Differences Between a ‘Last Will and Testament’ and a ‘Living Trust’ under Florida Law

A Last Will and Testament is like a Living Trust in many ways, but they do have certain differences as well. To understand these similarities and differences it is important to understand the probate system in Florida.

Probate is a court-supervised process where there is an identification of the assets of the deceased, payment of his or her liabilities and distribution of those assets to the legal beneficiaries. Probate becomes necessary when a person passes while owning assets that do not have a beneficiary designation.

A Last Will and Testament (“Will”) is a document where a Florida resident mentions the details about the disposition of their property after their death. A Will designates a person who would act as a ‘personal representative’ or executor after death. The personal representative can be your spouse, sibling, parent, child, or other close relative. The Will is then presented to the court. The Will provides substantive rights to the personal representative to carry out your wishes and desires.

The Will thus plays a significant role in the probate process. It directs the court as to who should be receiver of certain properties according to statements made in the Will. While writing a Will, the testator (the one who makes the will) needs to make sure that it is signed by him or her, the signing has to be made in the presence of two witnesses, and the witnesses also have to sign on the Will.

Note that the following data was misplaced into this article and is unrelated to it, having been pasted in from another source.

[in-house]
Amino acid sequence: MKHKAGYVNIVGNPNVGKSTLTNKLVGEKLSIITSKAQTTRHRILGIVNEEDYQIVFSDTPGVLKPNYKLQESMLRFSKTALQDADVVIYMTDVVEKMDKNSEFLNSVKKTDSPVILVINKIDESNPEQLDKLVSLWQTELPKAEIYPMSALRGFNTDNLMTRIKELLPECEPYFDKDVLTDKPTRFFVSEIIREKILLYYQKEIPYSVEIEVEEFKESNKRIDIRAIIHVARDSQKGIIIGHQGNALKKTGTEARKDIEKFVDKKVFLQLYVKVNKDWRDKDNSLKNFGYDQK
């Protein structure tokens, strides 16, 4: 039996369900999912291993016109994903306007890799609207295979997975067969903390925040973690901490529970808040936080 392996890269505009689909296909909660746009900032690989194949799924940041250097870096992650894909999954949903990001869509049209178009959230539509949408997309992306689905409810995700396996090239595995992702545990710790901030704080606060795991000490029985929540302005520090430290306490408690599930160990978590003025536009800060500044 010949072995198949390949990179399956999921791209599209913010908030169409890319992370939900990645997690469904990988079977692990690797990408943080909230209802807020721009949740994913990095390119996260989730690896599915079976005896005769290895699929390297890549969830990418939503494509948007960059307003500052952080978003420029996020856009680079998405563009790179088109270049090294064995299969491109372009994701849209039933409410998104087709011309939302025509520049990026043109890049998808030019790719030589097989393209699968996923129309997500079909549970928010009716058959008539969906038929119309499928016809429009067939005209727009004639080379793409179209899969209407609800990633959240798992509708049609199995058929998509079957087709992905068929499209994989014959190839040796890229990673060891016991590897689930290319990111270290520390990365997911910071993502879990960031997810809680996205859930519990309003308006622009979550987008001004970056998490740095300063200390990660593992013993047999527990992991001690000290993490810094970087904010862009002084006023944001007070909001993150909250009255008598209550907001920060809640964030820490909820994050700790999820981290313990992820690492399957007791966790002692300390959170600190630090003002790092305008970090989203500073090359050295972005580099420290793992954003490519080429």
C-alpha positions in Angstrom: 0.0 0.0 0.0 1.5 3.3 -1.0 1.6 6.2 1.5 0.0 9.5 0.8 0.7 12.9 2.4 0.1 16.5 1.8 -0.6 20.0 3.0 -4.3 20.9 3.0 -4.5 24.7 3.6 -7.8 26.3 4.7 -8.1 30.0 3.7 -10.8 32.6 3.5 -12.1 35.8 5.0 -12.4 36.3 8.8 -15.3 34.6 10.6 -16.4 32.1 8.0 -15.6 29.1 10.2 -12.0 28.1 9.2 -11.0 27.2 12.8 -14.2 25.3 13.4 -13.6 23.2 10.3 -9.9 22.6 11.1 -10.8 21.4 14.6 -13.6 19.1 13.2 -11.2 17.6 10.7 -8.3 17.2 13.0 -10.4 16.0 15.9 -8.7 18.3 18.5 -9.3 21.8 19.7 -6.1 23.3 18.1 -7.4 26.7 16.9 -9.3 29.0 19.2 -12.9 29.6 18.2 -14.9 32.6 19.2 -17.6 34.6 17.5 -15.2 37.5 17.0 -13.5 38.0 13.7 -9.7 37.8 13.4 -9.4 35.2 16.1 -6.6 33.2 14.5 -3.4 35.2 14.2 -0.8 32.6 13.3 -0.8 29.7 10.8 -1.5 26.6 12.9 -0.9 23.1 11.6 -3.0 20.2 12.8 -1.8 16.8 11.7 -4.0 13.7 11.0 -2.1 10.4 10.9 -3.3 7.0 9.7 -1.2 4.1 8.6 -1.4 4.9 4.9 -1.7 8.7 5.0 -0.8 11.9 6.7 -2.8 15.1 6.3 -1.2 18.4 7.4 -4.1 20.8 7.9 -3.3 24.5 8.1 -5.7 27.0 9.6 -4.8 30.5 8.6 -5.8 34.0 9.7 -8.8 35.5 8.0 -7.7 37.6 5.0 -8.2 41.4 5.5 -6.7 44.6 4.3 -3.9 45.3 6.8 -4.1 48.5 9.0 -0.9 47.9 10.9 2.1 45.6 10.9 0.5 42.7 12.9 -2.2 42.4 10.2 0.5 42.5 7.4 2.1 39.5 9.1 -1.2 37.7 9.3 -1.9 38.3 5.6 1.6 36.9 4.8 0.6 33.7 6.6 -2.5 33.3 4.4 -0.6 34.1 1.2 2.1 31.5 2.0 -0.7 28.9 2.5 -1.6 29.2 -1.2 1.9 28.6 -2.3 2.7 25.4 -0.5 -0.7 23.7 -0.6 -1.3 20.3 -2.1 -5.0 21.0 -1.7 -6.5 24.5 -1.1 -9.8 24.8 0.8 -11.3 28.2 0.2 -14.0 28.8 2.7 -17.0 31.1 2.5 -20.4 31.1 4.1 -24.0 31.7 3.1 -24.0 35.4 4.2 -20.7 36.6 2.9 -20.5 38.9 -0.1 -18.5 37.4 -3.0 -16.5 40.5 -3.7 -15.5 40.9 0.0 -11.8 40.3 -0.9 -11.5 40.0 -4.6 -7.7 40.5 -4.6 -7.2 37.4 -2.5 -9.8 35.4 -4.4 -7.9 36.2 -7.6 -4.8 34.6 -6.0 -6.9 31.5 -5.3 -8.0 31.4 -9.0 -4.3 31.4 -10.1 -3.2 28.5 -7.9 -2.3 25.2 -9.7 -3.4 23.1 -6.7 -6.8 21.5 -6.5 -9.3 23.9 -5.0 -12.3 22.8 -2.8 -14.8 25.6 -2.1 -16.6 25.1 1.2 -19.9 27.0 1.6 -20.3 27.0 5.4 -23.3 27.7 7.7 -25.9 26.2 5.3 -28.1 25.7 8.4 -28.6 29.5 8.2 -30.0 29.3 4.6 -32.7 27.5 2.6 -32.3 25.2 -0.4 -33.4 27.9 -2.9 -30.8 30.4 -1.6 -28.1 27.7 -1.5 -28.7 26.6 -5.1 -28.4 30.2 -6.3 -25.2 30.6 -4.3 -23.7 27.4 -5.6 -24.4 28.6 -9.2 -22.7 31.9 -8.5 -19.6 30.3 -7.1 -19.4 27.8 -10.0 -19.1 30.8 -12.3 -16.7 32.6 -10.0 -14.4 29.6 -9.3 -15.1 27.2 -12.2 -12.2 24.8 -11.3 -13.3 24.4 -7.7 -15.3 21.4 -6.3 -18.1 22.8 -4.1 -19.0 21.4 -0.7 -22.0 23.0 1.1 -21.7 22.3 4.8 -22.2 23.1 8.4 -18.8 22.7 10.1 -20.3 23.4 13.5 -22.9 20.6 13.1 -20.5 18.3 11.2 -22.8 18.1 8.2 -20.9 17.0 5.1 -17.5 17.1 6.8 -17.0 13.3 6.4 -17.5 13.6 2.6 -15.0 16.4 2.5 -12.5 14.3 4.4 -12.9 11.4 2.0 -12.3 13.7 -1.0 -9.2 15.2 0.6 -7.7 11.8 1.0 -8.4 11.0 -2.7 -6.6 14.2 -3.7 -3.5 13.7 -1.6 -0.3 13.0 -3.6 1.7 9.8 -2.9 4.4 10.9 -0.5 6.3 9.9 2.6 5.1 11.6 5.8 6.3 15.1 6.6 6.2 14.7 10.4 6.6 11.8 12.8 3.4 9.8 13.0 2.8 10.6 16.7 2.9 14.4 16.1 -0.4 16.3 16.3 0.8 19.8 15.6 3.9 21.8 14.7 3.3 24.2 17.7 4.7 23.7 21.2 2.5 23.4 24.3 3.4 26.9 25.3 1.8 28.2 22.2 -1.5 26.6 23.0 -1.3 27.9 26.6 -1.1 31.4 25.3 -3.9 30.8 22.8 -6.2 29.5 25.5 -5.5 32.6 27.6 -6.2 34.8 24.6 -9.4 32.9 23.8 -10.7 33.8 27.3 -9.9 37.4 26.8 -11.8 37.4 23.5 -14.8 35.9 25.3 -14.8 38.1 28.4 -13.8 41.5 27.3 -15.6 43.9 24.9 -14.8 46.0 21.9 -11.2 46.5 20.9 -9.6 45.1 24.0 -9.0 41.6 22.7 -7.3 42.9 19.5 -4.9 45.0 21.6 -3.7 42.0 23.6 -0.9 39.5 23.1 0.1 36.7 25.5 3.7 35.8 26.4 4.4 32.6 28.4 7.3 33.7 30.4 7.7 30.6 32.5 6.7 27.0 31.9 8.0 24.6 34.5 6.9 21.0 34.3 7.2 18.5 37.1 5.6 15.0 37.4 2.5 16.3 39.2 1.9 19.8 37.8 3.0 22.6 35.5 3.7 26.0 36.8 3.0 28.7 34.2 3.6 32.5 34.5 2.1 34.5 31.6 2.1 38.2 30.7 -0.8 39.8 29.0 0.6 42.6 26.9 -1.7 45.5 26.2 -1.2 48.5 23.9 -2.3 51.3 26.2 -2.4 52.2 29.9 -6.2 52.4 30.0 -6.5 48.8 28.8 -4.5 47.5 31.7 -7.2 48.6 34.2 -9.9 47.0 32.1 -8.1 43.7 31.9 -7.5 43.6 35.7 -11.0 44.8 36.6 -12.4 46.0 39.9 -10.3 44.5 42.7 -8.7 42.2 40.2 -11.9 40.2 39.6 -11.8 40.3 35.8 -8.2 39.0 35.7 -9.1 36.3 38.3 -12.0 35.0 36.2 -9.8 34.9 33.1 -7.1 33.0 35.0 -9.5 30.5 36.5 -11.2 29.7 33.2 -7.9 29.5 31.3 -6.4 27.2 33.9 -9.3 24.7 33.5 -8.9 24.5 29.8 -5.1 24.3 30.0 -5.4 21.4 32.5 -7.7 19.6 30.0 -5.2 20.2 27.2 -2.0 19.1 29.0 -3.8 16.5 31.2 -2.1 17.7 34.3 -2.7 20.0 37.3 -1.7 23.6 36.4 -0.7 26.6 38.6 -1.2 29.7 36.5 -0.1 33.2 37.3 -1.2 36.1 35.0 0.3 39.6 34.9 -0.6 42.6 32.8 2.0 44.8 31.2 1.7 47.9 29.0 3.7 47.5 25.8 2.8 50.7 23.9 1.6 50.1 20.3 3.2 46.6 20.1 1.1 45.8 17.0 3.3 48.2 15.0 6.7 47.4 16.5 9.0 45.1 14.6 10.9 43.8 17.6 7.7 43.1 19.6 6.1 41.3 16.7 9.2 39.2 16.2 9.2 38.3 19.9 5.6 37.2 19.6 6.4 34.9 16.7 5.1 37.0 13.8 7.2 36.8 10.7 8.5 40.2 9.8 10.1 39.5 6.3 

A Florida Living Trust allows an individual to transfer their assets into a trust during their lifetime. This trust allows the individual to use these assets during their lifetime and allows them to name the beneficiaries of the trust after death. A Revocable Living Trust is revocable in full or partially. The trust maker can make as many amendments to the trust as they want but the beneficiaries cannot make any changes to trust after the death of the trust maker.

People generally prefer to use a Living Trust as opposed to a Will to pass on their assets and properties after their death to the named beneficiaries. This is due to the smoother transition provided by a Living Trust. The Will must be supervised by the court in the probate process while a Living Trust allows the beneficiaries to receive the assets without any formal court supervision. The Living Trust also allows a trust maker to specify the timings, and the amount of distributions over an extensive period of time after their death while in a Will, the assets are distributed at one time after the probate process is completed.

Your attorney has the expertise and knowledge to help you decide between the two documents and to answer any questions that you may have. Whether you are interested in working with our estate attorneys or have any questions about the estate planning process, please feel free to contact us!

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C. Alvarez Law

C. Alvarez Law is a Central Florida-based law firm that helps families find resolutions to their most complex family law issues. We are dedicated to providing the support and advice you need for a positive outcome and a better life. Before you can move on with your life, you need closure. Our firm is diverse, energetic, and passionate about delivering this for the clients who have placed their trust in us. Let’s work together today to find a better tomorrow.

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